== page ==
Will iWatch Really Change the Tide?

NEW YORK ( TheStreet) -- iWatch, iWatch, iWatch. That's all that seemed relevant in the conversations surrounding Apple ( AAPL) until the recent iPhone refresh. Oh yeah, and hedge fund manager Carl Icahn's recent position.

But by all measures, the iWatch has garnered quite a bit of attention -- especially since it's never been confirmed by Apple. Maybe I'm the only one that has any sort of issue with it. It's not that I don't think the device could be successful, but I'm certainly leery of it.

Maybe it's because I don't think I'll wear an iWatch or a pair of Google ( GOOG) Glasses, the latter of which admittedly could be big, especially if they look cool and fashionable. But perhaps the potential iWatch can do something that we're not yet aware of, although it doesn't seem likely.

And the way Samsung rushed into the space with subpar products, just seems amateurish. It makes me feel like this all just a fad. While Apple wasn't the first company to the smartphone, mp3 player or tablet market, it was the first company to get it right. Maybe it'll be same story this time around.

Let me be clear: I don't doubt Apple's ability to make incredible products. But I cease to be amazed by an iWatch idea thus far. It just doesn't seem like a game-changer to me. I guess, it doesn't need to be. As Apple has proved in the past, evolutionary products work, but it's the revolutionary ones that make the big bucks and allow for valuation and margin expansion.

I suppose every new product or idea has to start somewhere. Look at the Apple Newton, which ultimately led to the Palm Pilot and then to smartphones and tablets. First generation products generally suck, but in the future they could be great, as long as someone can make them incredible -- which has been Apple's task now for about a decade, although that idea is now being challenged.

We keep hearing, "Apple can't innovate anymore, but an iWatch would change that." But I have to ask, how? This product alone, regardless of how it looks, operates or sells, is the only thing that analysts, investors and the tech world need to see for Apple to 'prove' itself worthy of innovation?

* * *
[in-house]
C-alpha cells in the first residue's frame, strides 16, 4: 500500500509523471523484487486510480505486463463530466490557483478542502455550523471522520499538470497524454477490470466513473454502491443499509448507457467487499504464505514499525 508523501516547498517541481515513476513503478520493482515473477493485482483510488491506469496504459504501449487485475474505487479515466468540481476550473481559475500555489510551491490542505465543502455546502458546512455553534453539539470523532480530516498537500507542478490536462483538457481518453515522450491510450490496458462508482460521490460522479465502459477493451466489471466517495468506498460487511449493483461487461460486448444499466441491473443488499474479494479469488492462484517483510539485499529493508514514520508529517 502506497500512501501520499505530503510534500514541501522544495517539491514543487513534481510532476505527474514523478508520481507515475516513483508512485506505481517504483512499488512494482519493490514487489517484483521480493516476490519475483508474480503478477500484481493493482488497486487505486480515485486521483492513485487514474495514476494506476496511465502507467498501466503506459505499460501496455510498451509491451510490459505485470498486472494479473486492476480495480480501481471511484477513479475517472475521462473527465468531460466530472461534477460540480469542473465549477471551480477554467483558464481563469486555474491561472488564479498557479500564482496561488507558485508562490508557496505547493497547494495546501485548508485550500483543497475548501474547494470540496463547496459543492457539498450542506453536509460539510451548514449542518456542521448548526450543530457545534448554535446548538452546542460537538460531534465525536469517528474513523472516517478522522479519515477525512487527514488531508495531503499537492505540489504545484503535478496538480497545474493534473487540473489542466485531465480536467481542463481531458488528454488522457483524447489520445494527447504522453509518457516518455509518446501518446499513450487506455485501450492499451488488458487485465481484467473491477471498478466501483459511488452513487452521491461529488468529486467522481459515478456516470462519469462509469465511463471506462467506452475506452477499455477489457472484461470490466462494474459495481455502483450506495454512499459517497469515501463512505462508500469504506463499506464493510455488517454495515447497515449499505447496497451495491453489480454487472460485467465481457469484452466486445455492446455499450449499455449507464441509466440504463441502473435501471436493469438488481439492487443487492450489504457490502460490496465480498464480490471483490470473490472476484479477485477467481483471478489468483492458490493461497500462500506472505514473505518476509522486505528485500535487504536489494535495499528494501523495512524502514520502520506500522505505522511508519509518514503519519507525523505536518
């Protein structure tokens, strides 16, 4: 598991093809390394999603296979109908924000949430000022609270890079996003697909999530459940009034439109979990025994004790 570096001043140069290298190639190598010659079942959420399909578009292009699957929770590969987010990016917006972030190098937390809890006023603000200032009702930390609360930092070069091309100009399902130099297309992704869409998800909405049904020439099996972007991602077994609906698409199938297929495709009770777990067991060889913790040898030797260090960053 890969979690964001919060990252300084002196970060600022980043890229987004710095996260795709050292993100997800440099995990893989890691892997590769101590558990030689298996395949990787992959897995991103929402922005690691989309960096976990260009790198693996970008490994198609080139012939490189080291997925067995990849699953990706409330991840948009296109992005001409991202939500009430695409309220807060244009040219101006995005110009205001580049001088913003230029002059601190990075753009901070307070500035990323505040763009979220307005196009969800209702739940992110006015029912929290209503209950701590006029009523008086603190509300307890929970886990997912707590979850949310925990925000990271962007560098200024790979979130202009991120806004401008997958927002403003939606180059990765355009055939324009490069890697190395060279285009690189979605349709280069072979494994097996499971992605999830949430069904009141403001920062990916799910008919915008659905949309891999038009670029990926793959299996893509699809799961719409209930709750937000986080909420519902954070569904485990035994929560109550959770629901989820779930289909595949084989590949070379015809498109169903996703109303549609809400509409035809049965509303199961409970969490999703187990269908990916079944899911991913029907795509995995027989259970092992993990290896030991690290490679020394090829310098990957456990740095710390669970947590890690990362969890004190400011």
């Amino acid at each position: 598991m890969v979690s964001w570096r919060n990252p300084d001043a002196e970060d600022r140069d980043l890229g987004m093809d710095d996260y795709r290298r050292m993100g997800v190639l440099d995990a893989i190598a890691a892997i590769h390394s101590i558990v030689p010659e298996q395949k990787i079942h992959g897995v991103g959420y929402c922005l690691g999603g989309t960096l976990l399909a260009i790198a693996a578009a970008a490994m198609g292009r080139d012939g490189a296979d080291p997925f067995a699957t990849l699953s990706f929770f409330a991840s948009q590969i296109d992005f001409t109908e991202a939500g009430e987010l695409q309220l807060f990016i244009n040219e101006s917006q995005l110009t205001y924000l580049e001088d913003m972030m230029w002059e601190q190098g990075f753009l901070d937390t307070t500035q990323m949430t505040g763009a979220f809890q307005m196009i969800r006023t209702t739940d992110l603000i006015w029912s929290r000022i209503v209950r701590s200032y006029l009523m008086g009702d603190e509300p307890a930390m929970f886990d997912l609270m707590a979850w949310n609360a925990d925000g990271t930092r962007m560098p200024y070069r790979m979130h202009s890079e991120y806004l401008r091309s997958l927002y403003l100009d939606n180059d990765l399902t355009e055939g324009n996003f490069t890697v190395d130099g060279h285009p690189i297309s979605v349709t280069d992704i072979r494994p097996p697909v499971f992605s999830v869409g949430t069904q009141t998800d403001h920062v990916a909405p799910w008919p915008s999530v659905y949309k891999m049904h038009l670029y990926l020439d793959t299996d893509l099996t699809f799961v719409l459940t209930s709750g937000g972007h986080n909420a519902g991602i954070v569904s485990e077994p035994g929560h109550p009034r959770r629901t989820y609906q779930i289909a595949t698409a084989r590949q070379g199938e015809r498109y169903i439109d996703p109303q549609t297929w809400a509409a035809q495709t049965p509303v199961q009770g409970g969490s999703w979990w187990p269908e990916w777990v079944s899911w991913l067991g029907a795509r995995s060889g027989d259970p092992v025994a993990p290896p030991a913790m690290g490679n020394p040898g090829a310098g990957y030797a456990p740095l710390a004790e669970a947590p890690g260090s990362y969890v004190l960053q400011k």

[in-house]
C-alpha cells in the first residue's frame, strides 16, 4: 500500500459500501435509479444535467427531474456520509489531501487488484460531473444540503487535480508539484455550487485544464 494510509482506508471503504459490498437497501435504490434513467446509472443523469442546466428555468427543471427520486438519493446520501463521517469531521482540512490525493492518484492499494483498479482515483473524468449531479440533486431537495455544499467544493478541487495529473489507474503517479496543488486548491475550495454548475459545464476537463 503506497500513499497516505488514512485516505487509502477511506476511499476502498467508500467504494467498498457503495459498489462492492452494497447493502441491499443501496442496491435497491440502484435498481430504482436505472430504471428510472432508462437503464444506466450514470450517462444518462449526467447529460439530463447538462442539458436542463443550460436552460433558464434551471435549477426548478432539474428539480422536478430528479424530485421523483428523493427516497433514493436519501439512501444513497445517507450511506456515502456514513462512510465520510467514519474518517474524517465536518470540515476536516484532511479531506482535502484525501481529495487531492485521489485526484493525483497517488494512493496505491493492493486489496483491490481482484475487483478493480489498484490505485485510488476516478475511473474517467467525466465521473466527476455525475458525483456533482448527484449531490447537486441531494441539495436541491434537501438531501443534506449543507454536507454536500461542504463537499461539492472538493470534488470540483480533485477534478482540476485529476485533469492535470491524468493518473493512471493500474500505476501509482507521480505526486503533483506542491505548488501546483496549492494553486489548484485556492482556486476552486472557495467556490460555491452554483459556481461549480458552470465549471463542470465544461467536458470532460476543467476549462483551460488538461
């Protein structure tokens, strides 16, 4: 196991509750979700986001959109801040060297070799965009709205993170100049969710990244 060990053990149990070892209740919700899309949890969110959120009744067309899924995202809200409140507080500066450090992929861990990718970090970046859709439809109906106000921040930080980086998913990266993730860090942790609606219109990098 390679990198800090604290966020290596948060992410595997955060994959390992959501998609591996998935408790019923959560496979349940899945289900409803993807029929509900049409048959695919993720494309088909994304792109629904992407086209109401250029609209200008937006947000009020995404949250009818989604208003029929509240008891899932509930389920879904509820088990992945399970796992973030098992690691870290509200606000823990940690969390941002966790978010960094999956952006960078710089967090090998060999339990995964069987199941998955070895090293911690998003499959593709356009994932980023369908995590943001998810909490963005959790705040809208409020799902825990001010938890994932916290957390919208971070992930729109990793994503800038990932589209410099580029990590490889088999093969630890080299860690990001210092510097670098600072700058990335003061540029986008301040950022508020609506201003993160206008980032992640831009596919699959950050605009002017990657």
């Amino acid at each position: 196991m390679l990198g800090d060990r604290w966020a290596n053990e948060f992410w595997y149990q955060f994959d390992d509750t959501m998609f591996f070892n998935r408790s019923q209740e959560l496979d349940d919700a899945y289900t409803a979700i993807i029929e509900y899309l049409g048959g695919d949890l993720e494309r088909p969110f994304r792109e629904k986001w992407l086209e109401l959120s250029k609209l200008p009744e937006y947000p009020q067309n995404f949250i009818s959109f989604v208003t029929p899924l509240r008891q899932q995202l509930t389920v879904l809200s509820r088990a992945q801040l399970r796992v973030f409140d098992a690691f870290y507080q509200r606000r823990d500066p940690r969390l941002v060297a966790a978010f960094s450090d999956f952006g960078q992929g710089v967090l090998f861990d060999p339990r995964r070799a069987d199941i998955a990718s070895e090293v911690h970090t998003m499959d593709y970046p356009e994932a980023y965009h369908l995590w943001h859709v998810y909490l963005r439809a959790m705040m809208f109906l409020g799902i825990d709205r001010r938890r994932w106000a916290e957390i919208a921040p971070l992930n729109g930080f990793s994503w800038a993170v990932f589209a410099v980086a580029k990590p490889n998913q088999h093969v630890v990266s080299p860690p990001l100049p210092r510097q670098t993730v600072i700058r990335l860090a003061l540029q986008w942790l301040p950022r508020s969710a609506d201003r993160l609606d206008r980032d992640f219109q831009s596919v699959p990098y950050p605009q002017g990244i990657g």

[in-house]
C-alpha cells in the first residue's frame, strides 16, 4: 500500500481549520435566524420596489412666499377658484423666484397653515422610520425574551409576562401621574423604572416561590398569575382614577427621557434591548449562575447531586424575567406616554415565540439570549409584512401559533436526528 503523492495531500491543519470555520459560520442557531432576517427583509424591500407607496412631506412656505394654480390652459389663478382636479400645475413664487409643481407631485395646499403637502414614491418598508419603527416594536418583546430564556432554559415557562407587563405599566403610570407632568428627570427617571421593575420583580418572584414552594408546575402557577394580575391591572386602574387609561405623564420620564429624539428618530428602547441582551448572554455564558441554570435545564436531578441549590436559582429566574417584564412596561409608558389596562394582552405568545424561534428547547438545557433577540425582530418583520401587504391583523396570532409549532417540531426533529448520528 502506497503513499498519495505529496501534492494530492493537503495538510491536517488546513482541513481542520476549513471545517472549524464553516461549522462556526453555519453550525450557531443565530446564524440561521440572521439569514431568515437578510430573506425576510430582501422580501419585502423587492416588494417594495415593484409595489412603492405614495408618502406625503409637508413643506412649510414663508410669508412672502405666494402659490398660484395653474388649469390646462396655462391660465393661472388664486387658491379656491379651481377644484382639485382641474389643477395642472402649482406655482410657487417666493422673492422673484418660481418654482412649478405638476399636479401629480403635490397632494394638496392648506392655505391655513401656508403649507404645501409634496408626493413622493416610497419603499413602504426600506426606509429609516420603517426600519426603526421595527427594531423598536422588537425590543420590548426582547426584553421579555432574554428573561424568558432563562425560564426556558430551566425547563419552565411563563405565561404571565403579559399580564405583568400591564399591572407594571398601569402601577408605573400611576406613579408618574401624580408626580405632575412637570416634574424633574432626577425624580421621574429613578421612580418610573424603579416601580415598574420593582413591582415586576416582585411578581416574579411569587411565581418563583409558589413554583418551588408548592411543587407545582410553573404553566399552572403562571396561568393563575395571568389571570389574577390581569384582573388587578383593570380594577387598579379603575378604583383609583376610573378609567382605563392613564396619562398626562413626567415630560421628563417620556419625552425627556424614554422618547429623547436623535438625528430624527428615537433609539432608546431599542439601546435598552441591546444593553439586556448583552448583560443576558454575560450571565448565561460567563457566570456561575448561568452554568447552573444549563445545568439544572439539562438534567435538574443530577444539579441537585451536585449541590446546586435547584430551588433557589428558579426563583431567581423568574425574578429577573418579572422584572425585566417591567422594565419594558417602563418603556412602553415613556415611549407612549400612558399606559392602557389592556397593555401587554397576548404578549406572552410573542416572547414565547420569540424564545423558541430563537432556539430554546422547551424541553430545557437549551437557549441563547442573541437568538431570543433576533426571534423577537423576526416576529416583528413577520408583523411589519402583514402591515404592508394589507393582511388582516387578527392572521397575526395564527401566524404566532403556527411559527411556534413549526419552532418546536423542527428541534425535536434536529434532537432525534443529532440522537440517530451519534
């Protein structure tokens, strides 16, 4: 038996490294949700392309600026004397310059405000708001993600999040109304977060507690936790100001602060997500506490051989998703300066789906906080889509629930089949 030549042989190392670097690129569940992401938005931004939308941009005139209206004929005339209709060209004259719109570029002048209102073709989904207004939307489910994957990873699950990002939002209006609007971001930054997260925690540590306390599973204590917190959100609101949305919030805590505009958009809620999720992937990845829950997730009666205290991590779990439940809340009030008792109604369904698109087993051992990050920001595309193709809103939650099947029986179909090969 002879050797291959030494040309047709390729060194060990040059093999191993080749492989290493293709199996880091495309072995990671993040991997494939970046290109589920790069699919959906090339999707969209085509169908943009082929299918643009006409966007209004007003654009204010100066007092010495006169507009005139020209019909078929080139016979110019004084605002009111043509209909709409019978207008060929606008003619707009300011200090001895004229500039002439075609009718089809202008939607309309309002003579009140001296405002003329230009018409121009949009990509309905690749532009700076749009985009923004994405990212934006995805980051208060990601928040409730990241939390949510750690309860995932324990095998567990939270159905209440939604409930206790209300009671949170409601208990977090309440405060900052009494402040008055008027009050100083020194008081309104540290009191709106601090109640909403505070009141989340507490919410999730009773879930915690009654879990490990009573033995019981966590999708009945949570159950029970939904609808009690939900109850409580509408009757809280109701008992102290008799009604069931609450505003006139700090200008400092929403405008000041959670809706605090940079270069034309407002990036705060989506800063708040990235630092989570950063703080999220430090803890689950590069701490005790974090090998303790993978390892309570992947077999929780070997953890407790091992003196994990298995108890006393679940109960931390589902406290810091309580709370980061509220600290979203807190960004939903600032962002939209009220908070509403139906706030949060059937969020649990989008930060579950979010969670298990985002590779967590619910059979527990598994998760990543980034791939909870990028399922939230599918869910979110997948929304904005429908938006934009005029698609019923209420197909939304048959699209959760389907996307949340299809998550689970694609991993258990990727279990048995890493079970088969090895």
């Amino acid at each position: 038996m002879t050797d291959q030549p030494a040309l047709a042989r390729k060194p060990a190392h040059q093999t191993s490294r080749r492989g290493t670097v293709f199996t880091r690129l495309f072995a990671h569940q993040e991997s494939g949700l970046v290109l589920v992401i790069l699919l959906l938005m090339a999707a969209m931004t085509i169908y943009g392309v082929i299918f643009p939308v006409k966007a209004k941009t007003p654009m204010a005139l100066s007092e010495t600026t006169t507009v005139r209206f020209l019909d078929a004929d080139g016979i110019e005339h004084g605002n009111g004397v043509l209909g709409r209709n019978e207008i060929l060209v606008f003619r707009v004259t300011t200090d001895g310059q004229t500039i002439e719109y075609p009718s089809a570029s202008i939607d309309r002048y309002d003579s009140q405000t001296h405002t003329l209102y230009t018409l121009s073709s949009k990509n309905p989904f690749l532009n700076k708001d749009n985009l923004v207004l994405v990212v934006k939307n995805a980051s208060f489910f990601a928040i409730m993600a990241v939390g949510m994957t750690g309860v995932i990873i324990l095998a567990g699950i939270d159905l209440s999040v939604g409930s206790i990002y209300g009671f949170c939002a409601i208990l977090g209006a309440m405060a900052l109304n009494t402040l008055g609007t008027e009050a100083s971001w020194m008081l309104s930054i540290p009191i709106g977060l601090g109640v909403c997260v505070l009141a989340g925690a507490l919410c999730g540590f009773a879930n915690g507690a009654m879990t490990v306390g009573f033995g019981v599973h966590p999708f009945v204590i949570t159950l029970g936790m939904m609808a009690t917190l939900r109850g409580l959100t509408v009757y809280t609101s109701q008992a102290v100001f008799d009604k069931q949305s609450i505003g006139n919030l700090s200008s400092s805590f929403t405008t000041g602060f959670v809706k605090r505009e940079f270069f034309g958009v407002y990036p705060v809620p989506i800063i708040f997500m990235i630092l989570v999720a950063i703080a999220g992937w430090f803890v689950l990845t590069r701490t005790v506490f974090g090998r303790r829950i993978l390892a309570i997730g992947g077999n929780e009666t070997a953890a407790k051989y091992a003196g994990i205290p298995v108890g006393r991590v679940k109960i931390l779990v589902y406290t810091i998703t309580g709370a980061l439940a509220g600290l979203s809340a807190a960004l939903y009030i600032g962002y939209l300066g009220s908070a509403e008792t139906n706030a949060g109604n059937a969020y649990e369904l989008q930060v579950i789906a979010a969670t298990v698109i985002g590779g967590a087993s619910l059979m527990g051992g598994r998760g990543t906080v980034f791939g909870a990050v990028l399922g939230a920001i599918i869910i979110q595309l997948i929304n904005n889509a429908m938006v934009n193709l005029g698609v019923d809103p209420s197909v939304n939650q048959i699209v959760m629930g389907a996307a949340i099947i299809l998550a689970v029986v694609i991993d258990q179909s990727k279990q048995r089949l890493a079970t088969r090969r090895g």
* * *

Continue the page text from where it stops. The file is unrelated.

News flash: Apple doesn't give a damn. They know they can innovate and they're going to take their sweet time doing things how they always have: Their way.

Back to the iWatch. Health and wellness are one of the many up and coming trends that are likely here to stay. As a result, we see companies like FitBit and Nike ( NKE) coming out with wearable technologies to track movement, distance and even sleep.

So an iWatch could contribute significantly to that crowd. I know these chips are powerful, especially for mobile check-ins with merchants, healthcare and improved integration with technology down the road. If it actually looks cool, it could be an accessory or fashion piece, but I just don't see that catching on like wildfire.

Don't get me wrong: I want the iWatch to be successful. Hell, I'm a shareholder, so of course I want it to. But I just don't think it will be out-of-this-world great.

If it can contribute to the bottom-line, then sure, let's go with it. But Apple will need something much bigger and much more significant going forward, like in the living room. Even based on optimistic estimates, the iWatch would 'only' add about $10 billion to $15 billion a year to Apple's annual sales figure, according to most estimates.

I say "only" because Apple's annual sales are simply massive. For the iWatch to matter, it will have to have colossal sales, even though the optimistic $15 billion per year would be quite amazing for most companies.

So, while I want the iWatch to do well -- trust me, I do -- I'm not convinced it will be anything close to a game-changer, assuming it exists. But if for some reason, the introduction of it somehow convinces the market that this company can all of a sudden innovate, then sure, let's see it.

-- Written by Bret Kenwell in Petoskey, Mich. .

At the time of publication the author is long AAPL.

This article is commentary by an independent contributor, separate from TheStreet's regular news coverage.
Bret Kenwell currently writes, blogs and also contributes to Robert Weinstein's Weekly Options Newsletter. Focuses on short-to-intermediate-term trading opportunities that can be exposed via options. He prefers to use debit trades on momentum setups and credit trades on support/resistance setups. He also focuses on building long-term wealth by searching for consistent, quality dividend paying companies and long-term growth companies. He considers himself the surfer, not the wave, in relation to the market and himself. He has no allegiance to either the bull side or the bear side.

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